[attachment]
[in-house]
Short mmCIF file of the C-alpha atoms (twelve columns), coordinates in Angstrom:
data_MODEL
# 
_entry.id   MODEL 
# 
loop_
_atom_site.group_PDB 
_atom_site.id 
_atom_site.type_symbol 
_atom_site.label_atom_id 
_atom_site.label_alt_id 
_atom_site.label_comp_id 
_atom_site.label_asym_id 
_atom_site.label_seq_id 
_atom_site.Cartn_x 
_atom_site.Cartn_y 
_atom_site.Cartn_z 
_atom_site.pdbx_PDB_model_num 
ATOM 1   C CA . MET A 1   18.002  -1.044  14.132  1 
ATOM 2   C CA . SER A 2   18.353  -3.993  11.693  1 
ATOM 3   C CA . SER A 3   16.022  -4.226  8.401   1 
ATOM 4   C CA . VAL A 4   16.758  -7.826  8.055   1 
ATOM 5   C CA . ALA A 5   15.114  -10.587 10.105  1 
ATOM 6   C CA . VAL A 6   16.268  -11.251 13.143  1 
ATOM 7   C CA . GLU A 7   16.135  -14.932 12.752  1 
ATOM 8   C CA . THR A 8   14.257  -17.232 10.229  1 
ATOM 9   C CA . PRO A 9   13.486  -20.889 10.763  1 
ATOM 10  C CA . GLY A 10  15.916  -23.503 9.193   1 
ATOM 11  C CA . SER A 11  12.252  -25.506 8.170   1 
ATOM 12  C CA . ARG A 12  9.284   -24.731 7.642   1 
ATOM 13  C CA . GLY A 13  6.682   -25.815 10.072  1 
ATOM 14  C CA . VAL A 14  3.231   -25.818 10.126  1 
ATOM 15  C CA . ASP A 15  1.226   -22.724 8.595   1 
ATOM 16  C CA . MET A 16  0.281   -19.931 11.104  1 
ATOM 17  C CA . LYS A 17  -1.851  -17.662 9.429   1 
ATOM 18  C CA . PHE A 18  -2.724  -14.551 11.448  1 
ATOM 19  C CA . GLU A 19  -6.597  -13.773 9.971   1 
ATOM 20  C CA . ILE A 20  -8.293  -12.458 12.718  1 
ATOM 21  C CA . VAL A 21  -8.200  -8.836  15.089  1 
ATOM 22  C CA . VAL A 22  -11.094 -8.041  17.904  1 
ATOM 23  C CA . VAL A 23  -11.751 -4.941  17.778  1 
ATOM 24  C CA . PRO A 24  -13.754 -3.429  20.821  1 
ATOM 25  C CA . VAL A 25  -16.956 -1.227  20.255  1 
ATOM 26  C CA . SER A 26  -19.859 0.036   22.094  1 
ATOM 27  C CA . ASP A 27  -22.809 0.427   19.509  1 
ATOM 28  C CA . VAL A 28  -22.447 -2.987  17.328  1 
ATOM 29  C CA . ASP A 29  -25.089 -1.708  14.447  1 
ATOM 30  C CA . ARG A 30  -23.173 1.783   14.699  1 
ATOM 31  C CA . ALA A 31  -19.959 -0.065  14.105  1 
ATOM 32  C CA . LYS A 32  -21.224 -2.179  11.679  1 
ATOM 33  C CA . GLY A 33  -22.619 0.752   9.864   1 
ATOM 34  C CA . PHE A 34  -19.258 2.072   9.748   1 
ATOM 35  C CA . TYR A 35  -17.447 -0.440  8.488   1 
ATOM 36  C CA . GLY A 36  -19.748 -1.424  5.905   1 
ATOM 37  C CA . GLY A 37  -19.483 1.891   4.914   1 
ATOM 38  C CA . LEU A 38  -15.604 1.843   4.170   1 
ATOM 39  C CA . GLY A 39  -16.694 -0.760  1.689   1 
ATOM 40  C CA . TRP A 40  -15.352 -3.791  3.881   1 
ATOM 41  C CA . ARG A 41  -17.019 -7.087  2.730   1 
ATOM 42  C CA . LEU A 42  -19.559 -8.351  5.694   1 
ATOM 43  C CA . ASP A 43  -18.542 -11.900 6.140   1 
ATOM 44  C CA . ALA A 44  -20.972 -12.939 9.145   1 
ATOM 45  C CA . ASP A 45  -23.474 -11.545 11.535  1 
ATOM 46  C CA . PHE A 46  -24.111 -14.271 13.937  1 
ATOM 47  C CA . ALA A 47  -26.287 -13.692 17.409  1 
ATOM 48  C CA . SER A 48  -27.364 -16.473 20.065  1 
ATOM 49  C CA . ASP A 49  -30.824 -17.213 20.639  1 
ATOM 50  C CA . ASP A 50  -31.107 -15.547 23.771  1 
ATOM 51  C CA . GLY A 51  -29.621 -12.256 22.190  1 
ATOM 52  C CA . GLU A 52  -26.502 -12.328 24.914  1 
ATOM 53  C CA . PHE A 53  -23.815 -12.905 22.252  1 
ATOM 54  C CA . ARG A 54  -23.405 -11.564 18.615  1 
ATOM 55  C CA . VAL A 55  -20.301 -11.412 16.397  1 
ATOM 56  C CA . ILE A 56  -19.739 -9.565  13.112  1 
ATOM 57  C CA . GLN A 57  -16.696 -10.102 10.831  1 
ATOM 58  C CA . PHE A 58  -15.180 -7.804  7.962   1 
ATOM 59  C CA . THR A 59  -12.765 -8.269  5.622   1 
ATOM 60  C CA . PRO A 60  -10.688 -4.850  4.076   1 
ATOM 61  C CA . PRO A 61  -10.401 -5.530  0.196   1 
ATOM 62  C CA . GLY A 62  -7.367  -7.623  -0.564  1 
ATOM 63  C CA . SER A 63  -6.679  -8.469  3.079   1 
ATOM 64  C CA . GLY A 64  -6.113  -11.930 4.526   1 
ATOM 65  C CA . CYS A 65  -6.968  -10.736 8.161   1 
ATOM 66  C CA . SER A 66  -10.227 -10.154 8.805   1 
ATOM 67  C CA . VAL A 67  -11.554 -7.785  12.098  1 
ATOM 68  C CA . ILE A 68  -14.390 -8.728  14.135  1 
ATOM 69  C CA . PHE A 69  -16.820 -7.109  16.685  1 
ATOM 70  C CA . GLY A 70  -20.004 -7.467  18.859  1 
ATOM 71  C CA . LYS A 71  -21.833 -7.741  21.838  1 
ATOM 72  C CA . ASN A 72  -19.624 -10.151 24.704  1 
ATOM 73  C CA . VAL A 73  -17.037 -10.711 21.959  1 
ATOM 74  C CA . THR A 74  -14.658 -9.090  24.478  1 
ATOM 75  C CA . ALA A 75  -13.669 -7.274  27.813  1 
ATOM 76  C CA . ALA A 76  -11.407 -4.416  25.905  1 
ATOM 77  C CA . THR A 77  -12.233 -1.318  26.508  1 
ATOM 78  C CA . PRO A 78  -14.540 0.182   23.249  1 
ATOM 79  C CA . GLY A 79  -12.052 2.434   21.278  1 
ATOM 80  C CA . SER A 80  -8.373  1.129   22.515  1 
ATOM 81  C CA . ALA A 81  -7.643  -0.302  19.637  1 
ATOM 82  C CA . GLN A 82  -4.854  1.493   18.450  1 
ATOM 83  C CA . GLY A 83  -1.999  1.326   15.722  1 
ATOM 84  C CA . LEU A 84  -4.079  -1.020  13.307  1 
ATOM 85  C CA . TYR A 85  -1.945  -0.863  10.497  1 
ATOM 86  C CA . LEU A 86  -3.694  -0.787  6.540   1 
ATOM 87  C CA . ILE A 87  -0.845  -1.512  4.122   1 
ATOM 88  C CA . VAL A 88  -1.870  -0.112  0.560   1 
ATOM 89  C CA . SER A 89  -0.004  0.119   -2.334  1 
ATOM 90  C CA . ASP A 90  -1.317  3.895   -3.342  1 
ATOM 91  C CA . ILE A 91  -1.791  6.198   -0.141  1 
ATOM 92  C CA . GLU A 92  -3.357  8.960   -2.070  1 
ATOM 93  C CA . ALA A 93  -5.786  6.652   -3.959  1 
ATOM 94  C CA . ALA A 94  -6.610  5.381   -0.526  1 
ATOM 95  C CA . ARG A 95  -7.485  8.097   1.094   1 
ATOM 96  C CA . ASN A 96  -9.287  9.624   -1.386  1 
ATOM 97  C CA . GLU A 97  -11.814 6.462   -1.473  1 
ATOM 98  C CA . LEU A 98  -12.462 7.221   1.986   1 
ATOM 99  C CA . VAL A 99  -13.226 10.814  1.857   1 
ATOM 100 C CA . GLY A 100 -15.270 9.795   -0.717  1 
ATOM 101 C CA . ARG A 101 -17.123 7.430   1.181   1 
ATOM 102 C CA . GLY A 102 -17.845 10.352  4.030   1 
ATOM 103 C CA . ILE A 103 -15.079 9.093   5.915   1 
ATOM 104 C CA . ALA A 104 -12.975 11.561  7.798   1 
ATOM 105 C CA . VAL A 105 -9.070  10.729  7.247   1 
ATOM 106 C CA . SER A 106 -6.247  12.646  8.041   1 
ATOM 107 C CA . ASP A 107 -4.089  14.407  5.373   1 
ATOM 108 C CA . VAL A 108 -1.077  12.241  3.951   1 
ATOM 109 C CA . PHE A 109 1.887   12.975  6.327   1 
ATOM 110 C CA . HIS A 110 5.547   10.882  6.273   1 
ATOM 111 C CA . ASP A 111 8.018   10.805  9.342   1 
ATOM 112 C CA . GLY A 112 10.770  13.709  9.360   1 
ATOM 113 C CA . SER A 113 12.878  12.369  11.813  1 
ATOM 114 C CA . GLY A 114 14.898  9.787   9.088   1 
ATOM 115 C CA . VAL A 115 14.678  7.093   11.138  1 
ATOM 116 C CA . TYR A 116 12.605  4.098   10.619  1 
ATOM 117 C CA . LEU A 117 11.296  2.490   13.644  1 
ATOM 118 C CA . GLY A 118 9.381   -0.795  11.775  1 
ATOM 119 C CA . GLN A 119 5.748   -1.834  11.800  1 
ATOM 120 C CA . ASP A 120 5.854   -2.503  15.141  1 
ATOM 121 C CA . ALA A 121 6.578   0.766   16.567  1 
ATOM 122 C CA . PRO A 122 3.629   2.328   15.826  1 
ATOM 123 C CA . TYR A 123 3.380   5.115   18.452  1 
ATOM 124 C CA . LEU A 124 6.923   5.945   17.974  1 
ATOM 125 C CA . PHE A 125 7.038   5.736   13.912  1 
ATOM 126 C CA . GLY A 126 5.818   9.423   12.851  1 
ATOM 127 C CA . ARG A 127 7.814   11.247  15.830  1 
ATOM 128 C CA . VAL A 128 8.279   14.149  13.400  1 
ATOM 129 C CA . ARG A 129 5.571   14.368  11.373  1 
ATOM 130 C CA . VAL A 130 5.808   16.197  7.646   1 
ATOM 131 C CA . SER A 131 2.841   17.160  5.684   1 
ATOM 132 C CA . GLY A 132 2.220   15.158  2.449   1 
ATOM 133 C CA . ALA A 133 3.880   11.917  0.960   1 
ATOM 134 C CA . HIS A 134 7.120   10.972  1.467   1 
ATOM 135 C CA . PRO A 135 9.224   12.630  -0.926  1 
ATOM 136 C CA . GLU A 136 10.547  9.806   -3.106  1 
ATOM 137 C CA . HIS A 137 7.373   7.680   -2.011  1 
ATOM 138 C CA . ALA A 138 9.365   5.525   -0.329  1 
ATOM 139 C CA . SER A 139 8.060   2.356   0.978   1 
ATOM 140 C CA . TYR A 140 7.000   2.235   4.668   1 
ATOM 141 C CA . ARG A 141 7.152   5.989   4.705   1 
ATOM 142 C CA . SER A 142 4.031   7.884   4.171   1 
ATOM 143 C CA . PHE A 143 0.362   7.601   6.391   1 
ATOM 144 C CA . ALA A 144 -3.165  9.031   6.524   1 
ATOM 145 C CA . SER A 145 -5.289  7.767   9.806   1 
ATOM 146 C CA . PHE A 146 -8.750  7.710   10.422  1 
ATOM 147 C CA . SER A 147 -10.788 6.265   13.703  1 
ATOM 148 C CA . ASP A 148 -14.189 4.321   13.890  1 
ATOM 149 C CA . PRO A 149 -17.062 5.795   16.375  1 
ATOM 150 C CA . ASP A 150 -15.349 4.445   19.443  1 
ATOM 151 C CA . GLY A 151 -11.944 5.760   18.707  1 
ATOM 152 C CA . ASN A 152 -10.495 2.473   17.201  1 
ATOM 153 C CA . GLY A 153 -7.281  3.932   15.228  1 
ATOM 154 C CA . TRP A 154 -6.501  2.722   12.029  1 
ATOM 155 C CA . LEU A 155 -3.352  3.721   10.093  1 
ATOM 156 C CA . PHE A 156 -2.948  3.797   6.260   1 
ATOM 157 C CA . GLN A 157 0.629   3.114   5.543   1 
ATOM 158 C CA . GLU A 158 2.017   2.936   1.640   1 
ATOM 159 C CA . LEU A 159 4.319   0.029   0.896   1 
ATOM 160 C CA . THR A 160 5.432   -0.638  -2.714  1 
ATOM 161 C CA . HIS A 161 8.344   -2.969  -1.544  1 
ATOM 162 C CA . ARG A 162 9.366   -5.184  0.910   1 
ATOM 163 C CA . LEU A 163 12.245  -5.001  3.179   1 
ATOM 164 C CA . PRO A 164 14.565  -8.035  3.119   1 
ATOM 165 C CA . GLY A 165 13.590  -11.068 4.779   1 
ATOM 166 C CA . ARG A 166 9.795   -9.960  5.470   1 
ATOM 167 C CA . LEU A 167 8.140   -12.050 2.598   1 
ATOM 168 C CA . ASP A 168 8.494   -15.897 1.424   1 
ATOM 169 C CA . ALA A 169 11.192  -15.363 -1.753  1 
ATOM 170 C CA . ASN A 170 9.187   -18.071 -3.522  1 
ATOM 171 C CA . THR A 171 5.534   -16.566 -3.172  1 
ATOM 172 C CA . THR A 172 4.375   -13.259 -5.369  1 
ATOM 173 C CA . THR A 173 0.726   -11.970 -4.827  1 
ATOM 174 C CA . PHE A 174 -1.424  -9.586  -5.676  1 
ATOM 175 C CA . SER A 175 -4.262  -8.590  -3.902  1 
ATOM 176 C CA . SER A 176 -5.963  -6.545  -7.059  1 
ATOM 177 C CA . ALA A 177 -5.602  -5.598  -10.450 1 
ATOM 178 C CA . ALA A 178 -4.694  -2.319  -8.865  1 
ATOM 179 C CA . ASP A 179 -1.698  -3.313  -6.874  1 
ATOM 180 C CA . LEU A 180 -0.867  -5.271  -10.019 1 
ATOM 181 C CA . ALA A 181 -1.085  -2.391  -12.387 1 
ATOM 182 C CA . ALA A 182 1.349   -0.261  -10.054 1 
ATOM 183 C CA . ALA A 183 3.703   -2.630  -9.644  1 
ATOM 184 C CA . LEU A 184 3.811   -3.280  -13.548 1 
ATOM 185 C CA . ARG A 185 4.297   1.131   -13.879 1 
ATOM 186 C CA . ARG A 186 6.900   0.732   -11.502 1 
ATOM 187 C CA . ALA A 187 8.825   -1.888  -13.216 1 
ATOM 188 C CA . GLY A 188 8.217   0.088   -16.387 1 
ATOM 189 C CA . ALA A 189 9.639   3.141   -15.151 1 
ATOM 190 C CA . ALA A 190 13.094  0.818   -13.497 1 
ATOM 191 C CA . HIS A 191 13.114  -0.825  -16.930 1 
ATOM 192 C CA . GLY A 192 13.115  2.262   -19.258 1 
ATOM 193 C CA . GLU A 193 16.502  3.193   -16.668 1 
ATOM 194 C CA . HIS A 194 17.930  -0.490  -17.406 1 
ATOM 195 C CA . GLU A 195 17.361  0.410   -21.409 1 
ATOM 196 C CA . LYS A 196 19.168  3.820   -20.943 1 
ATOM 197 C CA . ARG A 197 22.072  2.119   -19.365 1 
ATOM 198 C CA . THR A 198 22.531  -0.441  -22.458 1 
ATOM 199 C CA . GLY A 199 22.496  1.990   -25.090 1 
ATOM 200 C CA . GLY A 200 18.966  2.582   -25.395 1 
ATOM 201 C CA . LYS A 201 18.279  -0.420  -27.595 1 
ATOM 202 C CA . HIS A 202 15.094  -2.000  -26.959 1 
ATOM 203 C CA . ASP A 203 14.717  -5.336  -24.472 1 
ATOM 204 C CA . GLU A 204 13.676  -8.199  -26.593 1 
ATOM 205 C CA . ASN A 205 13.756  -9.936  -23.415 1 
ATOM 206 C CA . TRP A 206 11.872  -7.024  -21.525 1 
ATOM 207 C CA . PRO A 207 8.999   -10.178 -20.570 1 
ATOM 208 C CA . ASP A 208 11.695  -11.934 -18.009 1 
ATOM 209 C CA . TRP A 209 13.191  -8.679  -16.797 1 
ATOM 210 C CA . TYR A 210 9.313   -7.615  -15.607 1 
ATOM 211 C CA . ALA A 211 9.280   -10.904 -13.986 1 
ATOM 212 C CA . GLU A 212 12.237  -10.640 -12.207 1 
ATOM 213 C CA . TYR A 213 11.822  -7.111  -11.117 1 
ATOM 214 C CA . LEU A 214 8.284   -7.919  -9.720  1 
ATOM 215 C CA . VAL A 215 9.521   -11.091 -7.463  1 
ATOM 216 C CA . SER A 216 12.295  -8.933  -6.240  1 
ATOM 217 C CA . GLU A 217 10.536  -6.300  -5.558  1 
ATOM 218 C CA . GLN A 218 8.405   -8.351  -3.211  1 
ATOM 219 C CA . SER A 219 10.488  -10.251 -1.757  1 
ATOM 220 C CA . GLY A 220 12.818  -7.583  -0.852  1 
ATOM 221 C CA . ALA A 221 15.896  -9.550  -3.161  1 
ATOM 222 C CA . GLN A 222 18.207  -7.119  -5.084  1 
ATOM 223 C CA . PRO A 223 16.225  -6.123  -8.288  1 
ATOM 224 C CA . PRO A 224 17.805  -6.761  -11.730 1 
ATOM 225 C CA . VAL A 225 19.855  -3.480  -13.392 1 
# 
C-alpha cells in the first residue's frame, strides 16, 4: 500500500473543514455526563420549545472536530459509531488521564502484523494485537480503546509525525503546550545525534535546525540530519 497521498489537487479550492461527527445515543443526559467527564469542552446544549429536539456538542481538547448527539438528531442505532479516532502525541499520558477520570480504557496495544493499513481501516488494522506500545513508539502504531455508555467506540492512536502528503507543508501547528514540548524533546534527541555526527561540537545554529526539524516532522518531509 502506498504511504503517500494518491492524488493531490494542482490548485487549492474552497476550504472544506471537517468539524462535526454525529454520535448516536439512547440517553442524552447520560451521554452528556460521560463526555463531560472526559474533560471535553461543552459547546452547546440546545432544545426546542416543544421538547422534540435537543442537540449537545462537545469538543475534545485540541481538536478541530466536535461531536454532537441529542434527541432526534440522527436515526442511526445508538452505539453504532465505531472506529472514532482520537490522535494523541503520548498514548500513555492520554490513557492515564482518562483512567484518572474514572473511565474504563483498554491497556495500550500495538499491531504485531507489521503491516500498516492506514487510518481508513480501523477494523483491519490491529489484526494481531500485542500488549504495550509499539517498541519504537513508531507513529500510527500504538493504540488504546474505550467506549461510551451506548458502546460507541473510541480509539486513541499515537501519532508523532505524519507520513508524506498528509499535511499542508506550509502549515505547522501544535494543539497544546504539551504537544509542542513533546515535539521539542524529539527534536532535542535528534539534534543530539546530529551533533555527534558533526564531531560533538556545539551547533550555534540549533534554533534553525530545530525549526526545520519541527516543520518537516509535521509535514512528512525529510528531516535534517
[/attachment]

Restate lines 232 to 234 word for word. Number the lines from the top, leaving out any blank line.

ATOM 213 C CA . TYR A 213 11.822  -7.111  -11.117 1 
ATOM 214 C CA . LEU A 214 8.284   -7.919  -9.720  1 
ATOM 215 C CA . VAL A 215 9.521   -11.091 -7.463  1 